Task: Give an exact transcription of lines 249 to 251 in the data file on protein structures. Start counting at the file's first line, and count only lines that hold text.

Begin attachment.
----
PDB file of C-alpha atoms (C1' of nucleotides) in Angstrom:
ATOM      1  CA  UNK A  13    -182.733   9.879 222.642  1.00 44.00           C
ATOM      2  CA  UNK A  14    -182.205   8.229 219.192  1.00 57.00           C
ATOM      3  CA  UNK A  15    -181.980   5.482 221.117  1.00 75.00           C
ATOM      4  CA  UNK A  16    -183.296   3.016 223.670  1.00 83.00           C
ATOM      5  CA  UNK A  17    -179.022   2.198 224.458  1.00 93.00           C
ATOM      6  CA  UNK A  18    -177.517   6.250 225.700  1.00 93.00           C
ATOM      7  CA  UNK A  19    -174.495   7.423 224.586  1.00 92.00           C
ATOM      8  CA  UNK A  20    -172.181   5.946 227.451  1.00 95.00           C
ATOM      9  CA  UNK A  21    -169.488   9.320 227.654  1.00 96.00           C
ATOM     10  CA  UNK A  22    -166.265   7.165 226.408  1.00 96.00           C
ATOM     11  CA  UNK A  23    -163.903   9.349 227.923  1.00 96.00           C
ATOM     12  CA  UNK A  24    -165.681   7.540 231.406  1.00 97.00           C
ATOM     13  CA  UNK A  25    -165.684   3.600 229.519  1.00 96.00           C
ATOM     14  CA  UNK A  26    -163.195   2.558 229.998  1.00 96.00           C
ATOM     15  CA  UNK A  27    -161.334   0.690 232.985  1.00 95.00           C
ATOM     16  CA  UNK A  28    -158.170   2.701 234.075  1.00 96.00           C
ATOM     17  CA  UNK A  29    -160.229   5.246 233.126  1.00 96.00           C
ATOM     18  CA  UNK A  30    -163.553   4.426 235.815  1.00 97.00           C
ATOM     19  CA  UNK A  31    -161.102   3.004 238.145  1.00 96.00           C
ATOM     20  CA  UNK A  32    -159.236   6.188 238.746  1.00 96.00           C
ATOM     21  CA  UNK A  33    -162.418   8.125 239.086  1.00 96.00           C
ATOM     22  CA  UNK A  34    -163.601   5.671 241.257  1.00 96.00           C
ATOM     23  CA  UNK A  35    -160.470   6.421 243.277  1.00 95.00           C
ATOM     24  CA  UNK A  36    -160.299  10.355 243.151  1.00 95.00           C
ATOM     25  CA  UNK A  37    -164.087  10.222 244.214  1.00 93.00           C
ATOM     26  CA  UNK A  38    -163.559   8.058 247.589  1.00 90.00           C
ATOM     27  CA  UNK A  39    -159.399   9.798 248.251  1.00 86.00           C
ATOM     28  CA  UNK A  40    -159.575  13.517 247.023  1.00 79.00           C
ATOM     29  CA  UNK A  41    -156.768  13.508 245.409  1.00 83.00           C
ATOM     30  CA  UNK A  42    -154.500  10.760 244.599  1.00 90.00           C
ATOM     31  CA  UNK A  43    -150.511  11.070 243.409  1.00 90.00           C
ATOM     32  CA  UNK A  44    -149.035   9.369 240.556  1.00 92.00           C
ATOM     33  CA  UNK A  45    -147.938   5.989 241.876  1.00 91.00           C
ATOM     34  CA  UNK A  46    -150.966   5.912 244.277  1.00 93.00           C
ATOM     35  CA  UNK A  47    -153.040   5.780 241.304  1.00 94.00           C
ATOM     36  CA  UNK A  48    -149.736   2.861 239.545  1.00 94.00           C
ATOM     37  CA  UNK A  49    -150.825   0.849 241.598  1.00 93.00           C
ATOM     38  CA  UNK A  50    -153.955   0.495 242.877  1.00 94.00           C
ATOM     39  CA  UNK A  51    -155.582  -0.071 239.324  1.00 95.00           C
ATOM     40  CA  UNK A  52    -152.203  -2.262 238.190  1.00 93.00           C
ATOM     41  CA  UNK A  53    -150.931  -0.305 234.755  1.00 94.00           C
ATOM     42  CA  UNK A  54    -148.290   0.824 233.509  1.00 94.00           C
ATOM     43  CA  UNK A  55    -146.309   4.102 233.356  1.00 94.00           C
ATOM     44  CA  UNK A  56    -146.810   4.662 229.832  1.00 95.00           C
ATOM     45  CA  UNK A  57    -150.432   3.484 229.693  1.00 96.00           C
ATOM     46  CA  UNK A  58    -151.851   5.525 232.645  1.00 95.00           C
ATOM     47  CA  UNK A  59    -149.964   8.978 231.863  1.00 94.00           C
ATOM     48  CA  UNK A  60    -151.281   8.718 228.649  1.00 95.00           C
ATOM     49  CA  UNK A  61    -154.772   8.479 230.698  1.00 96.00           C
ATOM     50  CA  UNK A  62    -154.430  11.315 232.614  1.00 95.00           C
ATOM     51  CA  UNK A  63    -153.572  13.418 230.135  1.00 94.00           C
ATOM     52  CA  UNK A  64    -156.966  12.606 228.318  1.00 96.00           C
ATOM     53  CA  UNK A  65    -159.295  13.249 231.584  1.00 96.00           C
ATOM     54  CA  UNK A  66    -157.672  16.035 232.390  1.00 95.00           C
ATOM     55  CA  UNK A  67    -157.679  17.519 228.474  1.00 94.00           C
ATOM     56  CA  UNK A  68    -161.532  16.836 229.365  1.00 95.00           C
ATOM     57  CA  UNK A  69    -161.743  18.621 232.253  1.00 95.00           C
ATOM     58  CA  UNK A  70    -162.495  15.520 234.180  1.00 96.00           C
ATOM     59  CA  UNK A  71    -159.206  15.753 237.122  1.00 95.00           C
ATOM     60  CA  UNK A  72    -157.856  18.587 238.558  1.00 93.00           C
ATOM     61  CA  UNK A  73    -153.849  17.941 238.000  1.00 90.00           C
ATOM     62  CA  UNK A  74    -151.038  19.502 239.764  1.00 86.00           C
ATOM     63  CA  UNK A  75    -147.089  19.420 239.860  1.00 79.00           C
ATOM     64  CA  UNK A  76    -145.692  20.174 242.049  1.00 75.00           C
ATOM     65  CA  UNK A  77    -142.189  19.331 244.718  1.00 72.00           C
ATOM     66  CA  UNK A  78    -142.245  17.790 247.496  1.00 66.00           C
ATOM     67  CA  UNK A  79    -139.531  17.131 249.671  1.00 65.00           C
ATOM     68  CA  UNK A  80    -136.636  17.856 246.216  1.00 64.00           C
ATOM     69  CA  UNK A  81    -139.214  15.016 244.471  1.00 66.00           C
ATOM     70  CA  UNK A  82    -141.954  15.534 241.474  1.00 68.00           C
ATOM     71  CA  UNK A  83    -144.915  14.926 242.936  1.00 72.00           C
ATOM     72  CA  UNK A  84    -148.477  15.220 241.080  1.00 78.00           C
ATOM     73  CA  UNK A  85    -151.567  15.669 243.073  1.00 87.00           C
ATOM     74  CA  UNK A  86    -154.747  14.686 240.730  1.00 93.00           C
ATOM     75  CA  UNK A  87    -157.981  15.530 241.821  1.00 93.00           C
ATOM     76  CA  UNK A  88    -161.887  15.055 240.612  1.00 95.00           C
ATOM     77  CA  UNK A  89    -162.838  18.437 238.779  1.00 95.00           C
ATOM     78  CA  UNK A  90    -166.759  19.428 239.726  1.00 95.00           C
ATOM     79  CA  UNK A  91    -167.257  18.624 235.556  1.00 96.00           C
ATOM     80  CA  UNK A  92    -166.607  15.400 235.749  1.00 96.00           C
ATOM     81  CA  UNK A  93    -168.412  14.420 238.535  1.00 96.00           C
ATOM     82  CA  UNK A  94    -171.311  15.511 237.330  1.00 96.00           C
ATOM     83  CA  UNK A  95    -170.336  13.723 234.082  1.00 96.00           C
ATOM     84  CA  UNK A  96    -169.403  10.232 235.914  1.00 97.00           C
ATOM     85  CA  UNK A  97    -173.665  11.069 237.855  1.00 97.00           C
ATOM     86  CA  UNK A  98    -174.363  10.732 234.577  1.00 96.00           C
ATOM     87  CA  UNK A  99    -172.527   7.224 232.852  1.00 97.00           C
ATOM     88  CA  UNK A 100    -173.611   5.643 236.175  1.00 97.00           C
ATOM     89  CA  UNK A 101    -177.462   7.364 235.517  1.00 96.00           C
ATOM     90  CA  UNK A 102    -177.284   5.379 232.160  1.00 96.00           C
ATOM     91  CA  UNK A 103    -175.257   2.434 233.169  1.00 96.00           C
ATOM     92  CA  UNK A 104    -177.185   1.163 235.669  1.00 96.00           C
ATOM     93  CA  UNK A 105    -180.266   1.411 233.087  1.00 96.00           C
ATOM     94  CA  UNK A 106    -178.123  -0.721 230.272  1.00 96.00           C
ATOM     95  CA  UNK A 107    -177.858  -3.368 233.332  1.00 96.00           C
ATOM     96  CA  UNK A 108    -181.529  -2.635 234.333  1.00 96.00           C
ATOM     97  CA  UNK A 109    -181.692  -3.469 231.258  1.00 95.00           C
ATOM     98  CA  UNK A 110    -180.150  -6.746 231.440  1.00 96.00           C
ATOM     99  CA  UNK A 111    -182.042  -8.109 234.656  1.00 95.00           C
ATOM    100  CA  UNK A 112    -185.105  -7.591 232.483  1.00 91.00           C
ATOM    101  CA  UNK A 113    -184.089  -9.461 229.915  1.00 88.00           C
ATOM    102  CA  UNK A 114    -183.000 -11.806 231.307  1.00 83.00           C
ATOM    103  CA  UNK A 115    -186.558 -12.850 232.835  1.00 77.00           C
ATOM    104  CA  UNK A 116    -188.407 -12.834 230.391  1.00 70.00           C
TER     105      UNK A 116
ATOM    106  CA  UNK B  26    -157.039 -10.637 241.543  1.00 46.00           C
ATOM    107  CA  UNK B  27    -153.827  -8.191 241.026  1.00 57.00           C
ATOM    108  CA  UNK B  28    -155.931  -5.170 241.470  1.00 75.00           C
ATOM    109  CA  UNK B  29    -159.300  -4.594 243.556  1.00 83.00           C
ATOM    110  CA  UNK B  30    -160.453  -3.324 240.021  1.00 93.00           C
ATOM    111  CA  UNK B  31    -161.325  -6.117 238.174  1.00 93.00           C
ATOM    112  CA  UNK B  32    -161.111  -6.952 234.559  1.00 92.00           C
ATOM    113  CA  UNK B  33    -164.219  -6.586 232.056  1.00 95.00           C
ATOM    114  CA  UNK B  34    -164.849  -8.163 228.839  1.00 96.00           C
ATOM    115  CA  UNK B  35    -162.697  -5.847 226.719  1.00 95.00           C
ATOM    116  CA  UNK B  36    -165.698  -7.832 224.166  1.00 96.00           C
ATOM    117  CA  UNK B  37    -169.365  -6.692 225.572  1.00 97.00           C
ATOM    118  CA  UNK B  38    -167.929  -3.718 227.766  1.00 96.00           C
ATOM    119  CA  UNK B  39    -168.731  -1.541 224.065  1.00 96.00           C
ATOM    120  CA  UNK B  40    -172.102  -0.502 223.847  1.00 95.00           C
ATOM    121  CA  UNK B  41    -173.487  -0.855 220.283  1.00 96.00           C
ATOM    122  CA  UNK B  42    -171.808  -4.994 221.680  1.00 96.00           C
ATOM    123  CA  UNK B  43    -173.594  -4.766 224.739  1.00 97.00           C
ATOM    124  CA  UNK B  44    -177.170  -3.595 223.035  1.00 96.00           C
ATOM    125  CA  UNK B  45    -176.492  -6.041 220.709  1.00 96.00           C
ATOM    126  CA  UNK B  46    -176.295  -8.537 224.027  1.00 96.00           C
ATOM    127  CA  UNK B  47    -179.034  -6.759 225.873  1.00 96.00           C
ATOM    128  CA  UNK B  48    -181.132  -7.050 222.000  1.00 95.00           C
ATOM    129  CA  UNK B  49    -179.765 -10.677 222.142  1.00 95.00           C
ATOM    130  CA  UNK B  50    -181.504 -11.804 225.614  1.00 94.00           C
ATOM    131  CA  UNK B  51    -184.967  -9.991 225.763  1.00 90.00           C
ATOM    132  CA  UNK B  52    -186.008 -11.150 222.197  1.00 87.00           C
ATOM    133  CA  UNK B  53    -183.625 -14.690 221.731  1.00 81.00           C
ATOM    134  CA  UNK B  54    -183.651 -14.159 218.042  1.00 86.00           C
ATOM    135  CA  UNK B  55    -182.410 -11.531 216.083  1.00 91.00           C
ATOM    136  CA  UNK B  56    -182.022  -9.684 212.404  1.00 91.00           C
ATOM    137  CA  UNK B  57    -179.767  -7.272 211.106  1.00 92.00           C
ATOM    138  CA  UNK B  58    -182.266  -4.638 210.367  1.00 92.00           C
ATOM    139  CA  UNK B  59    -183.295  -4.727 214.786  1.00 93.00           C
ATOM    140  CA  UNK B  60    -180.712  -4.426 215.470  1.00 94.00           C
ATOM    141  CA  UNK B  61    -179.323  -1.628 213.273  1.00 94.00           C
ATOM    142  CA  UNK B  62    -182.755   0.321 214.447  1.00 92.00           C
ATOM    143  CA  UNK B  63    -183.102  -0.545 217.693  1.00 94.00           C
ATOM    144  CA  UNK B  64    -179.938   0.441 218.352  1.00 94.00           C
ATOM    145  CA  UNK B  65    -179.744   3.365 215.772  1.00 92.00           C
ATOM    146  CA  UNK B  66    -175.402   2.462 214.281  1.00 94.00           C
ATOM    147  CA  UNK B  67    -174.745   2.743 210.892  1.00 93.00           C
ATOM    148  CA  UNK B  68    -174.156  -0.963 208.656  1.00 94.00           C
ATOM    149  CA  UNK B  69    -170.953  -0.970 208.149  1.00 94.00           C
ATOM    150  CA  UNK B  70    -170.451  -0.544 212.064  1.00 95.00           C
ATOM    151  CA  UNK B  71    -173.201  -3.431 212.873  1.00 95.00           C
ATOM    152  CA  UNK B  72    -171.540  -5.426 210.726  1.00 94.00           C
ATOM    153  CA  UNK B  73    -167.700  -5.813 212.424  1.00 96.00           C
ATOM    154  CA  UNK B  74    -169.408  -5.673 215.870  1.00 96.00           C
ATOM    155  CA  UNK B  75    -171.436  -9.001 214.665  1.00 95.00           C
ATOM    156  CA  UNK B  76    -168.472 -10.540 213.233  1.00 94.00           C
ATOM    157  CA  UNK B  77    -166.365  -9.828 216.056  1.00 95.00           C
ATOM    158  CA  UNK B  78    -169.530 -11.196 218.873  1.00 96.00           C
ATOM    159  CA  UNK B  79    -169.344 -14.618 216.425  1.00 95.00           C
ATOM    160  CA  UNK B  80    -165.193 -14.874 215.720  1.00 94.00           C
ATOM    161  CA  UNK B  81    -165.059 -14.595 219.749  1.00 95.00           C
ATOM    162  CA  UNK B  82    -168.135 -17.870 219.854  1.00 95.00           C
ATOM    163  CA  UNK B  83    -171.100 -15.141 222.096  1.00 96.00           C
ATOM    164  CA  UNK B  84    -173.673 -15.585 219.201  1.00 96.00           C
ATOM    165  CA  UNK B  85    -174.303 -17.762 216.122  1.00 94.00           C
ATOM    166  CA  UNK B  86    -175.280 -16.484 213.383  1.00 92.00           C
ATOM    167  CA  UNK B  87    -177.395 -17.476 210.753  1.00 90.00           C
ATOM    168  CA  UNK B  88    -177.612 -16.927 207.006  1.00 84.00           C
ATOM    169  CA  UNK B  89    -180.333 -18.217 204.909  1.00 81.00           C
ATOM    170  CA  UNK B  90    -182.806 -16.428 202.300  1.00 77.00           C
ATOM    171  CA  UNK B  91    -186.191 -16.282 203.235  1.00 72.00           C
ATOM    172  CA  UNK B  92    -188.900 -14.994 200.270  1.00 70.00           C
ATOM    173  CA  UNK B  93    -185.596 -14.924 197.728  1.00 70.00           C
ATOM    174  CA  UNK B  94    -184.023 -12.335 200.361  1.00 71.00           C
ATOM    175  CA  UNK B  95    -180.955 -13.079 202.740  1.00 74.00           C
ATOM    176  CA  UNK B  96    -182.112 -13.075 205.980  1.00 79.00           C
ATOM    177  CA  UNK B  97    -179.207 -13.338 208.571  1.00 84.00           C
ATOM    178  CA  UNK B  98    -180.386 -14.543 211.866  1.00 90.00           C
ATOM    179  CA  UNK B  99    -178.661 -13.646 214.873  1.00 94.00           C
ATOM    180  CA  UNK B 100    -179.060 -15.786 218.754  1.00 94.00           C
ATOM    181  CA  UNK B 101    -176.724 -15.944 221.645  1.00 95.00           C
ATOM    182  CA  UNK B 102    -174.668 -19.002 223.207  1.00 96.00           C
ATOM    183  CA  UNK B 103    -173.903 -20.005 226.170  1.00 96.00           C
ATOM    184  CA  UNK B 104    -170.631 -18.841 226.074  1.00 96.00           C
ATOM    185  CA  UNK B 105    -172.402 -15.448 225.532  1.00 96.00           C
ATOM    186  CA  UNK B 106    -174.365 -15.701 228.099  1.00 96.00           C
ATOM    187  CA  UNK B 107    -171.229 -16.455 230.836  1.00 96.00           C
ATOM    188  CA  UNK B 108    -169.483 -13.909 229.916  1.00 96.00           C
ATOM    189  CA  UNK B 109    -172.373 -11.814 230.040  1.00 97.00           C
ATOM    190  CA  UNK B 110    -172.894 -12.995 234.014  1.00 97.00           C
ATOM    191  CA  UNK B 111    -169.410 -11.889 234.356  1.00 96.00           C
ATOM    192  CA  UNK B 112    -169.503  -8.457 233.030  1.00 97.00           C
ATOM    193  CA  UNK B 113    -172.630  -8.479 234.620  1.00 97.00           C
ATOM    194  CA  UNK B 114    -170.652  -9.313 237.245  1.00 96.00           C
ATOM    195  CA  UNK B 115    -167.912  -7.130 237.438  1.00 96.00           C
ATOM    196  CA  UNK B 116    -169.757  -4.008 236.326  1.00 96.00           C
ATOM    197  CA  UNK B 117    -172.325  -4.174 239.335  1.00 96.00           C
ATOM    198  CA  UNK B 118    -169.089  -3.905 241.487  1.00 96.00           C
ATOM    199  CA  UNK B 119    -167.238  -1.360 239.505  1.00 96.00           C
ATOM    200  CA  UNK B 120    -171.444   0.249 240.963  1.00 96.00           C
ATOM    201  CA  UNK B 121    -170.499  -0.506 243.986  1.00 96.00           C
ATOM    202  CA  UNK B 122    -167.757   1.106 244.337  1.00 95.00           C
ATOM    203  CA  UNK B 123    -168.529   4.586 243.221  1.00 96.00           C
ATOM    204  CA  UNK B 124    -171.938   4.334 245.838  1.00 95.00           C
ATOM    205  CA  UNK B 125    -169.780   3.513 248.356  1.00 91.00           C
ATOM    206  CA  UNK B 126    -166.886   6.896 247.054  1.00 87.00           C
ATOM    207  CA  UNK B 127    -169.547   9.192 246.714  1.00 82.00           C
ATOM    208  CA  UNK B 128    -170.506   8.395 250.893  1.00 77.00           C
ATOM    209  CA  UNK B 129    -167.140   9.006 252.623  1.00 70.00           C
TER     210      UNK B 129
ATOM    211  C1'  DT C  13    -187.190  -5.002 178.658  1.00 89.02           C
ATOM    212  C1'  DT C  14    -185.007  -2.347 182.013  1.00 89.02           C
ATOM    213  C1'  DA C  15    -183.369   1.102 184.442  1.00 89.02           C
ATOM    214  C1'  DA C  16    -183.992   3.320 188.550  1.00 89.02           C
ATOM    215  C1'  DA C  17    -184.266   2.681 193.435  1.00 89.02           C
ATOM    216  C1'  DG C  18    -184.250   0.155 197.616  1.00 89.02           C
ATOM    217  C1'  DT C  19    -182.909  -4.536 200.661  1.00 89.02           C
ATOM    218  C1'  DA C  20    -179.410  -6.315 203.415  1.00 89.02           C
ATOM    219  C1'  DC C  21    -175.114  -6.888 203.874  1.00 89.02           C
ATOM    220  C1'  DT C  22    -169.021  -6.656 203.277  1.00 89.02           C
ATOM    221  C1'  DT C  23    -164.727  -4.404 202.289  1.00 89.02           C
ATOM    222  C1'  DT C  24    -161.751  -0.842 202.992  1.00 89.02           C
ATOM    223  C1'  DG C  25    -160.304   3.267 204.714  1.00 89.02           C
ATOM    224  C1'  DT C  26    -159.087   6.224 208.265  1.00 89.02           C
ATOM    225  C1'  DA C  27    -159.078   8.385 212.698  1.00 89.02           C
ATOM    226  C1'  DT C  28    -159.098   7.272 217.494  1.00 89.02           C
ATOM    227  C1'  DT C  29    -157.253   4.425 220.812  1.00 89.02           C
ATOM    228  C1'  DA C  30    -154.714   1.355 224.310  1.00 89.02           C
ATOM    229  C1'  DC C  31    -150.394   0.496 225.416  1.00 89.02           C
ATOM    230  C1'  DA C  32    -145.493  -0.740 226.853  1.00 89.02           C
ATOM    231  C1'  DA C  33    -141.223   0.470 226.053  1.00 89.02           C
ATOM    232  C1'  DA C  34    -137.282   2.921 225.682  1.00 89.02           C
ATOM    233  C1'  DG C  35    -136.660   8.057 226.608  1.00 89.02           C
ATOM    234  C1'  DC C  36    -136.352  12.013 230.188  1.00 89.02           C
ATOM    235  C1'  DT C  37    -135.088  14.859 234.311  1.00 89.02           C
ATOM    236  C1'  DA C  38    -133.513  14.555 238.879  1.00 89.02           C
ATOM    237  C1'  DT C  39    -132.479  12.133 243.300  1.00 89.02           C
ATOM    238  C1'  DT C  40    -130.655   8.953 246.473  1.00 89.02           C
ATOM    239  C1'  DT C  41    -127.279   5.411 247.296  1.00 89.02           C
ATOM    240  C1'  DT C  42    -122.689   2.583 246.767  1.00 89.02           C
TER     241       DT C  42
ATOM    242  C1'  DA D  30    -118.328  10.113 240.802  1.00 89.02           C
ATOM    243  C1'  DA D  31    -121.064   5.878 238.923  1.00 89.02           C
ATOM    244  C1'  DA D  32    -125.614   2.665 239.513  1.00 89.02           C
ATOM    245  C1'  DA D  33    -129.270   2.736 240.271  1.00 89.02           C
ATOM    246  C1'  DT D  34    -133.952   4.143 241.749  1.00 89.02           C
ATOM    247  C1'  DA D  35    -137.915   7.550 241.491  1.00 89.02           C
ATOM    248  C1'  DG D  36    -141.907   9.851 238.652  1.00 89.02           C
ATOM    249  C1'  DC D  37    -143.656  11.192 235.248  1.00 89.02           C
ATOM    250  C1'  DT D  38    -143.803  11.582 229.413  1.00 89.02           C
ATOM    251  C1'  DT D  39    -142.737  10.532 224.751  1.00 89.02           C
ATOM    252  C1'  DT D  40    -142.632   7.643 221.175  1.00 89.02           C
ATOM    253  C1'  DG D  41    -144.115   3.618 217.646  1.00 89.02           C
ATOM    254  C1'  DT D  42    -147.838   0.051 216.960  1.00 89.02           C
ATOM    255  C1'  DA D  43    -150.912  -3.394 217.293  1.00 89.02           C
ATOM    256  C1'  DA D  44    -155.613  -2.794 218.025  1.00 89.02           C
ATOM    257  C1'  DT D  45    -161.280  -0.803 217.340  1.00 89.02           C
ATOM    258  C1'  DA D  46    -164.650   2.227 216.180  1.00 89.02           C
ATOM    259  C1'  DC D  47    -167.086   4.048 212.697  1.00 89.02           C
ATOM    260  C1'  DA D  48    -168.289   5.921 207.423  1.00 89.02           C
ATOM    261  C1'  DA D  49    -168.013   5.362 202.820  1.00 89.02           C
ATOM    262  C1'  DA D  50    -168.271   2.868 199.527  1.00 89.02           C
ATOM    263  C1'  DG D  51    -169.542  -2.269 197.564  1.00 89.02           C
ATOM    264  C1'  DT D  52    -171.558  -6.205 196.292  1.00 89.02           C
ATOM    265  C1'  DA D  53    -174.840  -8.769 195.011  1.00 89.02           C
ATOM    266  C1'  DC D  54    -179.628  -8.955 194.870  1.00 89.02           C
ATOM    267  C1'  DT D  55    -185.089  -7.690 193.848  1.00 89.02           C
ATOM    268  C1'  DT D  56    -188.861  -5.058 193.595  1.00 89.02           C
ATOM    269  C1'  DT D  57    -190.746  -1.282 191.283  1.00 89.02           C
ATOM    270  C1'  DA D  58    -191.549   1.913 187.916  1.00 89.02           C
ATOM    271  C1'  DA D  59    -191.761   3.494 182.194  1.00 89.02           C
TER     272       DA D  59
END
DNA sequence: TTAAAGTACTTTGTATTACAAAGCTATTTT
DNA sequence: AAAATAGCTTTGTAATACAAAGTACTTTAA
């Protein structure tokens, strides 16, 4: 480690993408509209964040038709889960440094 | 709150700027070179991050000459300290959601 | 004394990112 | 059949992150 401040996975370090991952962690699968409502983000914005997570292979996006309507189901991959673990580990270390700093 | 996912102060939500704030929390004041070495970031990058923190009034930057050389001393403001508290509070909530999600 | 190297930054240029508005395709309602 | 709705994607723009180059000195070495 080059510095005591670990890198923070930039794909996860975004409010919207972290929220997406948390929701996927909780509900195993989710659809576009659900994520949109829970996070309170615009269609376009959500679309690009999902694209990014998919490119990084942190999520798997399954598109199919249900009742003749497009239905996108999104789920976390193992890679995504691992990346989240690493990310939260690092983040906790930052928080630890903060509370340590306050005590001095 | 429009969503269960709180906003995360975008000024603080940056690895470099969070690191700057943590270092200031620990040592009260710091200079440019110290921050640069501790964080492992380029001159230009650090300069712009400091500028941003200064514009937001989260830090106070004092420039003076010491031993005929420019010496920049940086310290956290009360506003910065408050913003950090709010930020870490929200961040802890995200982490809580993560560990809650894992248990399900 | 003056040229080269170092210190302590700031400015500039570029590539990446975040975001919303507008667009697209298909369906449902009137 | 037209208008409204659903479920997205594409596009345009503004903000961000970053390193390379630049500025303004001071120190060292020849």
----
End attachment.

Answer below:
ATOM    248  C1'  DG D  36    -141.907   9.851 238.652  1.00 89.02           C
ATOM    249  C1'  DC D  37    -143.656  11.192 235.248  1.00 89.02           C
ATOM    250  C1'  DT D  38    -143.803  11.582 229.413  1.00 89.02           C